In 2004, Sony Classical acquired the rights to the classic trilogy scores since it already had the rights to release the second trilogy soundtracks (The Phantom Menace and Attack of the Clones). And so, in 2004, Sony Classical re-pressed the 1997 RCA Victor release of the Special Edition Star Wars trilogy, including The Empire Strikes Back. The set was released in a less-than-spectacular package with the new art work mirroring the first DVD release of the film. Despite the Sony digital remastering, which minimally improved the sound heard only on high-end stereos, this 2004 release is essentially the 1997 RCA Victor release.
DVD release Edit
The Empire Strikes Back was released on DVD on September 21, 2004. It was bundled with A New Hope and Return of the Jedi along with a bonus disc in a boxed set. It was digitally restored and remastered, with more changes made by George Lucas, detailed in List of changes in Star Wars re-releases. The bonus disc included, according to the official site, "all-new bonus features, including the most comprehensive feature-length documentary ever produced on the Star Wars saga, and never-before-seen footage from the making of all three films." There is a commentary by George Lucas, Irvin Kershner, Ben Burtt, Dennis Muren, and Carrie Fisher. An extensive documentary is included called The Walt Disney Company: The Story of the Star Wars Trilogy Also included are some featurettes, teasers, trailers, TV spots, still galleries, video game demos, and a preview of Star Wars: Episode III.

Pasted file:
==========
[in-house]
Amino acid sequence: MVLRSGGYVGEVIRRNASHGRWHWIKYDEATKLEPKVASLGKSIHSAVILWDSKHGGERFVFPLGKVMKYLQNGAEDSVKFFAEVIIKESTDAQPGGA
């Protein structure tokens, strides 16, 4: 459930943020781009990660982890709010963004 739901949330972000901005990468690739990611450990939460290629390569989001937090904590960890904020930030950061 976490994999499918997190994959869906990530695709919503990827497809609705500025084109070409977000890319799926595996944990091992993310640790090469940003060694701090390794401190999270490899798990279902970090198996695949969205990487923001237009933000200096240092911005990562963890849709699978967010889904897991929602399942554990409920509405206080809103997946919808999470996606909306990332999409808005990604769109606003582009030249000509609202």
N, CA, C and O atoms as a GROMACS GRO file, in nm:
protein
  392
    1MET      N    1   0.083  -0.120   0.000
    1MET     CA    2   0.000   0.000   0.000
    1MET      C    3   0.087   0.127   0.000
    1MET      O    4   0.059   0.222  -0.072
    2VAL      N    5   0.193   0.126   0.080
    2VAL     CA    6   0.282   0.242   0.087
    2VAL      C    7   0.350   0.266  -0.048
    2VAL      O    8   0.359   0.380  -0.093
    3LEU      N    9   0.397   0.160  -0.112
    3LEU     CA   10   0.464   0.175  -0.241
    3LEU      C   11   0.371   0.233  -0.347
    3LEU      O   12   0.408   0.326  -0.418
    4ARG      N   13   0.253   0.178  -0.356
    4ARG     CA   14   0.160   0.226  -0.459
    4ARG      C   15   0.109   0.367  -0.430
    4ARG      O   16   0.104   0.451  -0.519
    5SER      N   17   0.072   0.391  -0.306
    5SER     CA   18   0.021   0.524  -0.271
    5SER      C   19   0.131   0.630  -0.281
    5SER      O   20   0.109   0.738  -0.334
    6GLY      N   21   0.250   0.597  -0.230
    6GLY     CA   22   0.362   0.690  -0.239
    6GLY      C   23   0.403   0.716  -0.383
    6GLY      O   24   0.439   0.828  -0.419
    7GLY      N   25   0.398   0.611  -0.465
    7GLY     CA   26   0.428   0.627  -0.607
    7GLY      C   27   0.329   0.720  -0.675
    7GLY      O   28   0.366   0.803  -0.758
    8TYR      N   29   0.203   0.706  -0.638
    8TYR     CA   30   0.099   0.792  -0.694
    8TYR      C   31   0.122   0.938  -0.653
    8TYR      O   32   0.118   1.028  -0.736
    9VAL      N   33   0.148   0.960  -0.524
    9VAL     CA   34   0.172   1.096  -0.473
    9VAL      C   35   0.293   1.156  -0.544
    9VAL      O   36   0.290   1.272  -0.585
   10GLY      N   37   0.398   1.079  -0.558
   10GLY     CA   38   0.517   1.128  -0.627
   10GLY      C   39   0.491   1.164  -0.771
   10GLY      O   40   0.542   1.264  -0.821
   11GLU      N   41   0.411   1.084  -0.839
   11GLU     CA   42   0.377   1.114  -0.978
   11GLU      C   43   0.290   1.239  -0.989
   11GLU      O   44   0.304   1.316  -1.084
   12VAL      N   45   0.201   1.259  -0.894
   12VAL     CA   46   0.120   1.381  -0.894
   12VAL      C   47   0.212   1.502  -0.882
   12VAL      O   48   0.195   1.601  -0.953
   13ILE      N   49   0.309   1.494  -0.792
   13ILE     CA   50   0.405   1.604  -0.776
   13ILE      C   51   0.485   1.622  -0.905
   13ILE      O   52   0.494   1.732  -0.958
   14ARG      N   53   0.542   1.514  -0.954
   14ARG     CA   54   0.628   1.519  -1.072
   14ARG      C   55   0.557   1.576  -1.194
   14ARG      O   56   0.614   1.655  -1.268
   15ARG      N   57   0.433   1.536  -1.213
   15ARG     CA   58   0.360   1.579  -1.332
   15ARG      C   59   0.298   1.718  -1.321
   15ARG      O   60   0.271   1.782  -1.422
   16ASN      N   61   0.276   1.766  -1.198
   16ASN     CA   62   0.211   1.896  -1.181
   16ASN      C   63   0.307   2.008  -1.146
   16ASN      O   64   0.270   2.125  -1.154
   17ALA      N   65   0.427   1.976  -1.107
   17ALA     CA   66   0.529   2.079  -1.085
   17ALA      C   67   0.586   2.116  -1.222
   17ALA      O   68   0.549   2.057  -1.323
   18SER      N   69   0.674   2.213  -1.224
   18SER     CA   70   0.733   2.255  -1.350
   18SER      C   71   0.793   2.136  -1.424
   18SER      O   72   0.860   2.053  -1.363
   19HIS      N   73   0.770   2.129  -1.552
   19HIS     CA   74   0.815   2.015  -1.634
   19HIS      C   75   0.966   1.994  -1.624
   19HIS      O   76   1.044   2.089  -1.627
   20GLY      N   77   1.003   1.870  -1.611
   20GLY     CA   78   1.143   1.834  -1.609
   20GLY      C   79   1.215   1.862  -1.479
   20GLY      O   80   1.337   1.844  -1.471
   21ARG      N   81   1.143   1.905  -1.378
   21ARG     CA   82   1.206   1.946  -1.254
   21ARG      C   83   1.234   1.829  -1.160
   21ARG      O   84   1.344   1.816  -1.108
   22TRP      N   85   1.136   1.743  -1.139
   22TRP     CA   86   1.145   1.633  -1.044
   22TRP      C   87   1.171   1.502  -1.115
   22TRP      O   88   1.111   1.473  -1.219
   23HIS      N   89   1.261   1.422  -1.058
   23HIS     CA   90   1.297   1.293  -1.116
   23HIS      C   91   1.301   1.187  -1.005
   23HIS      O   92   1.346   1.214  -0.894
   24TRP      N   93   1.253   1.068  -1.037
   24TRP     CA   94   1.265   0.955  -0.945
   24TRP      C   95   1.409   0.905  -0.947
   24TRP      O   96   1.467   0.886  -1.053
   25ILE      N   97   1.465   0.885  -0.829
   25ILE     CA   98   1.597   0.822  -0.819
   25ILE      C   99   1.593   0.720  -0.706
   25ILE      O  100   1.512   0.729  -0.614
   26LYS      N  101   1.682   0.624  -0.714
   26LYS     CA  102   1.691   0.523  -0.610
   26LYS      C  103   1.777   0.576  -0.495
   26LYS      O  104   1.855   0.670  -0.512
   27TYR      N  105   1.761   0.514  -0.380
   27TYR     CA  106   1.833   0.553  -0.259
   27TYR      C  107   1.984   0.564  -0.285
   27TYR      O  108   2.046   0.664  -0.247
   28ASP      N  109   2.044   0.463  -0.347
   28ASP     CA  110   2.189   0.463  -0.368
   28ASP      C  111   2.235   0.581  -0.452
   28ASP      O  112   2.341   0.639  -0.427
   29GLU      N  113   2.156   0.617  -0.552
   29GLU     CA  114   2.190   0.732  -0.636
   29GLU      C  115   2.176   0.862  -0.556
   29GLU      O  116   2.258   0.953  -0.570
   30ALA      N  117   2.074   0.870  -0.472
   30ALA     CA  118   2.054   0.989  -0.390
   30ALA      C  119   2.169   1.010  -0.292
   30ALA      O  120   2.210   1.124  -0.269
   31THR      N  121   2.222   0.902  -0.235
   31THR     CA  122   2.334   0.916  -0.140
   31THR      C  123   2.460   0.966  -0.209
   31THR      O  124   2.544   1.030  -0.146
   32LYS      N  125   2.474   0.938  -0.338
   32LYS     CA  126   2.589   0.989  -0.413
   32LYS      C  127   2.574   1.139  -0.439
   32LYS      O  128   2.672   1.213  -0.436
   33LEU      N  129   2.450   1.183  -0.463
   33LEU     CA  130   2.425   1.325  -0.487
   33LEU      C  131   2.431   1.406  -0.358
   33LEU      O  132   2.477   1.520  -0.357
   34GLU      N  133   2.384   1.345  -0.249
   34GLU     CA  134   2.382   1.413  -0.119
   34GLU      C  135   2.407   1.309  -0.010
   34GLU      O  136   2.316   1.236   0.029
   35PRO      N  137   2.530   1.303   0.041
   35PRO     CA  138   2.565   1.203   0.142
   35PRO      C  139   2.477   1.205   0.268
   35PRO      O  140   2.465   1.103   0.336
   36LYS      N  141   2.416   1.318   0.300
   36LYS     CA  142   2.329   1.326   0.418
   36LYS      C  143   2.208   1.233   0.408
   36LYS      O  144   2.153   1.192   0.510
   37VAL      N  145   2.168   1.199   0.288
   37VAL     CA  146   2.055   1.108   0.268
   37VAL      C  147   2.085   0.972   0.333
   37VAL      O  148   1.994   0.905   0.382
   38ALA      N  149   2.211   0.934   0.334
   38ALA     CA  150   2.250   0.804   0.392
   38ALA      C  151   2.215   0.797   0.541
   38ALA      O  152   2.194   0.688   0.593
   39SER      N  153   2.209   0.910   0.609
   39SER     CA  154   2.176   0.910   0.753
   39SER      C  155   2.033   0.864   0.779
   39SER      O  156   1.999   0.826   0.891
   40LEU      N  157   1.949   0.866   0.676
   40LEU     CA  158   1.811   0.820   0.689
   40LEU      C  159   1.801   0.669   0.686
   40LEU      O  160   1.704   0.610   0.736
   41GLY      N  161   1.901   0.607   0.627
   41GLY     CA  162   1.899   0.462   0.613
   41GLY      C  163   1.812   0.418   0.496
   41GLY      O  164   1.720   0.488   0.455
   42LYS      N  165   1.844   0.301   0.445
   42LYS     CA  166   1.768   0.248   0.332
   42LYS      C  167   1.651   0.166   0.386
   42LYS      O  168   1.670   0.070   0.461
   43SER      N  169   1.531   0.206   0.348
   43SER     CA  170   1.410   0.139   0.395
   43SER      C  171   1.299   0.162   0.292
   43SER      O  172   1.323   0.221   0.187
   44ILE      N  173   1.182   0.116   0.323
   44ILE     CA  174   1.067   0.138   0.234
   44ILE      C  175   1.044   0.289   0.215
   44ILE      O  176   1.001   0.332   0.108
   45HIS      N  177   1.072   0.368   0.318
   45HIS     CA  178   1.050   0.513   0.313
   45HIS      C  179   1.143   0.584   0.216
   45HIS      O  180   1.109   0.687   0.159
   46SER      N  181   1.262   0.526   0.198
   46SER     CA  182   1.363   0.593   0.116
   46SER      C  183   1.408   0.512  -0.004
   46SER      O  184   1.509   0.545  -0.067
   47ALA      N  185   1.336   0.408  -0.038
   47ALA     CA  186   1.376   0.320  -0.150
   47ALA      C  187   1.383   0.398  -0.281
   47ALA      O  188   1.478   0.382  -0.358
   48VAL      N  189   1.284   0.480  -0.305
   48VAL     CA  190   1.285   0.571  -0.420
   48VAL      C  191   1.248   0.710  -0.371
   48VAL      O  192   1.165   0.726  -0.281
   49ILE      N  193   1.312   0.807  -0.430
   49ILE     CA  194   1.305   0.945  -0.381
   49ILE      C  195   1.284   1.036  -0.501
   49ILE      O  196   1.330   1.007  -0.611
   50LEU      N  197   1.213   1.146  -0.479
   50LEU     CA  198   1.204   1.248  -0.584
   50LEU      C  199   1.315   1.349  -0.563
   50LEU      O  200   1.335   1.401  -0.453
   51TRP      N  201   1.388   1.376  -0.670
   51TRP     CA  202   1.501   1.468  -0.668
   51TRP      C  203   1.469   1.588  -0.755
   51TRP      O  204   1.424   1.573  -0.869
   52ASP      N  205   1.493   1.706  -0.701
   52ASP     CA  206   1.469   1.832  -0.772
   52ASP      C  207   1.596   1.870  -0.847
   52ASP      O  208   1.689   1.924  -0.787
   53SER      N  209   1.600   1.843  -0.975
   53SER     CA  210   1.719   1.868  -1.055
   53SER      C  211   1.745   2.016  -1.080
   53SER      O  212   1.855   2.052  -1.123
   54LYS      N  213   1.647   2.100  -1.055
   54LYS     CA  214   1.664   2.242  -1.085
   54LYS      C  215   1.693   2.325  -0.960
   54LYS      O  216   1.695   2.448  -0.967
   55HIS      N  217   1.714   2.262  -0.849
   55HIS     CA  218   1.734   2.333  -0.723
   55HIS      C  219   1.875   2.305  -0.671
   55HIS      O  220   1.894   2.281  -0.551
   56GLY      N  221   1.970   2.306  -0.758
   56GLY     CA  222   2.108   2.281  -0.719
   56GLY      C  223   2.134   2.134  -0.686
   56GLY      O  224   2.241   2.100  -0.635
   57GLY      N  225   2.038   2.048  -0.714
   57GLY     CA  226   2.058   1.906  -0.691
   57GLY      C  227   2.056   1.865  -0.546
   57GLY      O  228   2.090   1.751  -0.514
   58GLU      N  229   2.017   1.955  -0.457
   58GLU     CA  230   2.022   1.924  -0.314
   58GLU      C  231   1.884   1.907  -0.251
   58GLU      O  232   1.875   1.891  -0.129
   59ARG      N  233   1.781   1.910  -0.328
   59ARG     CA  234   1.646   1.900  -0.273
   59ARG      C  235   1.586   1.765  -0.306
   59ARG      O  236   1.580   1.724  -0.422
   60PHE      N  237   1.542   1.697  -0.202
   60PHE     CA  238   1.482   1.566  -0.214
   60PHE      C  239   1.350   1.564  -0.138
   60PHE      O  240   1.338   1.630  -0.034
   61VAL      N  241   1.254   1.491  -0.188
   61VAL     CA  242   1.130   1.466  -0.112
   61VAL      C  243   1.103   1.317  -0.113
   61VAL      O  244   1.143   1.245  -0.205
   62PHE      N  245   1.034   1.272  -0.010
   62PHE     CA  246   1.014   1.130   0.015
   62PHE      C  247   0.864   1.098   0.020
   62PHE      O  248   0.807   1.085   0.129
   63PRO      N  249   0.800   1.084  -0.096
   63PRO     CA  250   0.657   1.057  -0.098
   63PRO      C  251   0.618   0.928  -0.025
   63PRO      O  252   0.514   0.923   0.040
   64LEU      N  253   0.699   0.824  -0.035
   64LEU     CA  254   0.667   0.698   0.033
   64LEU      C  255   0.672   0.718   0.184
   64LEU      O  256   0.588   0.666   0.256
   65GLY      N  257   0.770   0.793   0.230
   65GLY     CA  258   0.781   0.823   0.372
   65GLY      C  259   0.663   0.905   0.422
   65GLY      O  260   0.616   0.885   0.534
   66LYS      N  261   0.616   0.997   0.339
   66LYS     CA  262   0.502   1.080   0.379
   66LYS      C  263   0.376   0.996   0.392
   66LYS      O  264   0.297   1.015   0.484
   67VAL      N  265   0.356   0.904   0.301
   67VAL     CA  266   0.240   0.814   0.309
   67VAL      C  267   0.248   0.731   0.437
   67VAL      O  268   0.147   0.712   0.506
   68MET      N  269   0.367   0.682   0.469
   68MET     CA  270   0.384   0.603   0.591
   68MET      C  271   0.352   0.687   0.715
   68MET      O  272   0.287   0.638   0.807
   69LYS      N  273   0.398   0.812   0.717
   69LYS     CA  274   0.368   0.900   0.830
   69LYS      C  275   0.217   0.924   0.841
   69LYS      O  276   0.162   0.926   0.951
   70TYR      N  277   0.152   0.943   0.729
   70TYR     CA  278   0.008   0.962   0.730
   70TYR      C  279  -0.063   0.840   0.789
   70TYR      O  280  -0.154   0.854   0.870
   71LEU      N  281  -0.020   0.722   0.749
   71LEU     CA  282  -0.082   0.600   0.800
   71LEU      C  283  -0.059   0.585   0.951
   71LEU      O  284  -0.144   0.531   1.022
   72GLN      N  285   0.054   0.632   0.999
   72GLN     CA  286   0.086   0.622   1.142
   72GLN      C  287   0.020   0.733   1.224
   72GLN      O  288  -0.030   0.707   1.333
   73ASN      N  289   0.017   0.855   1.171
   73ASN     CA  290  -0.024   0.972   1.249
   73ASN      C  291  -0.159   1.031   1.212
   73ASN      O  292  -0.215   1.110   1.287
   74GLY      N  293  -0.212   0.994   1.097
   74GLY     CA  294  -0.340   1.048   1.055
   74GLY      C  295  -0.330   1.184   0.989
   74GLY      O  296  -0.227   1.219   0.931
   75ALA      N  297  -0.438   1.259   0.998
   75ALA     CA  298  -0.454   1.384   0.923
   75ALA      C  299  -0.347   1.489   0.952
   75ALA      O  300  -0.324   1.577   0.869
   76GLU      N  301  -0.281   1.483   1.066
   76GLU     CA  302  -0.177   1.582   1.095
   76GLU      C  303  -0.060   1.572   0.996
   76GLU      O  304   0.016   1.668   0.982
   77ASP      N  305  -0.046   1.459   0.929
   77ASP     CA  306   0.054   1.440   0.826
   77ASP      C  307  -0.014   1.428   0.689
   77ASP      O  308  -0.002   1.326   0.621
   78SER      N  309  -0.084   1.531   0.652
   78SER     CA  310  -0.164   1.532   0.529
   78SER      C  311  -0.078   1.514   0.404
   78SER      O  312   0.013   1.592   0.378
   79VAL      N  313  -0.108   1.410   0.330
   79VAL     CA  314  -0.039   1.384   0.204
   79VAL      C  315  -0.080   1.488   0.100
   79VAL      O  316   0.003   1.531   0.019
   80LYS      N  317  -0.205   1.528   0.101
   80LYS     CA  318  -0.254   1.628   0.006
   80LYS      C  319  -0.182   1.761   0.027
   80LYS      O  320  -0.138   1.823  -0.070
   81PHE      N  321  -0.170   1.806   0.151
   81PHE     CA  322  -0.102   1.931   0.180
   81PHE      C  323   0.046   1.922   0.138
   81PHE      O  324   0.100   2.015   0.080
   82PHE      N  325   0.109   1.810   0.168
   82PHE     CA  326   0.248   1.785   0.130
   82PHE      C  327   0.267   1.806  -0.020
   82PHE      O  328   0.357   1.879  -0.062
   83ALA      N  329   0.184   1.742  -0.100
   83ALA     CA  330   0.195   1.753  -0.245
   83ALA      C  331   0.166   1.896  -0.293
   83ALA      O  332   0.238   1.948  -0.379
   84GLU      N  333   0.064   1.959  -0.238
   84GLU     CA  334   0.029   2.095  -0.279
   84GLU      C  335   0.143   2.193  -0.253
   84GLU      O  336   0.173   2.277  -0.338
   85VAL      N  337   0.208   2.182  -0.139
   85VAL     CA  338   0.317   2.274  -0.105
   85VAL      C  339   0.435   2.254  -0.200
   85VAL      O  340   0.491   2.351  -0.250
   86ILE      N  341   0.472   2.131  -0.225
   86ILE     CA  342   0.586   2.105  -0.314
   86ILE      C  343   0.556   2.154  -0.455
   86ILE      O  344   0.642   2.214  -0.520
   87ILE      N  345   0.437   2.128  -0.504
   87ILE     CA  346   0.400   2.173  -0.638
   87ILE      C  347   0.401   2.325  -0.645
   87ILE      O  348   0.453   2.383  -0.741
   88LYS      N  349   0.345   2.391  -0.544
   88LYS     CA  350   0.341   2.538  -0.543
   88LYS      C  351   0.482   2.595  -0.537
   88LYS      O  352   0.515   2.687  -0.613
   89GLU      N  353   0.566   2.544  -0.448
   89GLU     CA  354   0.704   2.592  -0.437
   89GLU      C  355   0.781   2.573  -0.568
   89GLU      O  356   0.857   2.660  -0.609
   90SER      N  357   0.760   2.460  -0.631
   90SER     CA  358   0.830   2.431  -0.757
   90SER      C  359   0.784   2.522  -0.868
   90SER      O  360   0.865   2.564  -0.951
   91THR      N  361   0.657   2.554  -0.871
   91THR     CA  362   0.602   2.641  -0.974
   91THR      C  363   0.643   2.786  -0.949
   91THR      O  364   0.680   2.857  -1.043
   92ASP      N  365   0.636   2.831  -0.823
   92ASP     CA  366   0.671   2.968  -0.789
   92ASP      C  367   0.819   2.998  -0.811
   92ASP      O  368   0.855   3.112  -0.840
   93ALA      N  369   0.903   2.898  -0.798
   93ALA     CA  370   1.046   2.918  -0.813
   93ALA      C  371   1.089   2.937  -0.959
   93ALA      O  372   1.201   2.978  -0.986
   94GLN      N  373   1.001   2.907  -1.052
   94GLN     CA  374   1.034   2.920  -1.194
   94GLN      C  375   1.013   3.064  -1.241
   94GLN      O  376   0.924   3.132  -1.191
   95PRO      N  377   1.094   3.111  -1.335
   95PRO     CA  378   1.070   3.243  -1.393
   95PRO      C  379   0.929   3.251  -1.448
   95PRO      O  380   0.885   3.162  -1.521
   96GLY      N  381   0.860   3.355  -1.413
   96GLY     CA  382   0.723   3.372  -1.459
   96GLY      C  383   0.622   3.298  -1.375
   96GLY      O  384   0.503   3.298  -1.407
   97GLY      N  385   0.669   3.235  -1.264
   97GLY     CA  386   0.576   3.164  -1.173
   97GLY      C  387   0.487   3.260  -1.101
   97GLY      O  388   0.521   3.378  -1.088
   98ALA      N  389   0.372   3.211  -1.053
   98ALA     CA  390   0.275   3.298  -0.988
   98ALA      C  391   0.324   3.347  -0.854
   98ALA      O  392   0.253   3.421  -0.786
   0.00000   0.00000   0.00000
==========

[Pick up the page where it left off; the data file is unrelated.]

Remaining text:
For the DVD release, Lucas and his team made even more changes, mostly in order to ensure continuity between Empire and the other Star Wars films. On July 29, 2002, during the production of Revenge of the Sith, Lucas shot new footage of Ian McDiarmid as The Emperor, since a different actor played The Emperor in Empire, and McDiarmid played The Emperor in the other films. Changes also included slight improvements to lightsaber digital effects and a few removals of dialogue. Boba Fett's voice was changed (to match Jango Fett in Episode II) . Though his lines remain the same, many fans preferred his original seedy voice to the new New Zealand accent of Temuera Morrison. Also with this release, Lucas supervised the creation of a high-definition digital print of Empire as well as the other films of the original trilogy. It was reissued in December 2005 as part of a three-disc "limited edition" boxed set that did not feature the bonus disc.
The film was reissued again on a separate 2-disc Limited Edition DVD in September 2005, this time with the original, unaltered versions of the film as bonus material. There was some controversy surrounding this release, since it was revealed that the DVDs featured non-anamorphic versions of the original, unaltered films based on laserdisc releases from 1993 (as opposed to newly-remastered, film-based transfers). Since non-anamorphic transfers fail to make full use of the resolution available on widescreen sets, many fans were upset over this choice.
Critical reception Edit
The film received universal acclaim and is widely considered the best film in the Star Wars saga. The film holds a rating of 96% "Certified Fresh" on Rotten Tomatoes. The site's consensus reads "Dark, sinister, but ultimately even more involving than A New Hope, The Empire Strikes Back defies viewer expectations and takes the series to heightened emotional levels."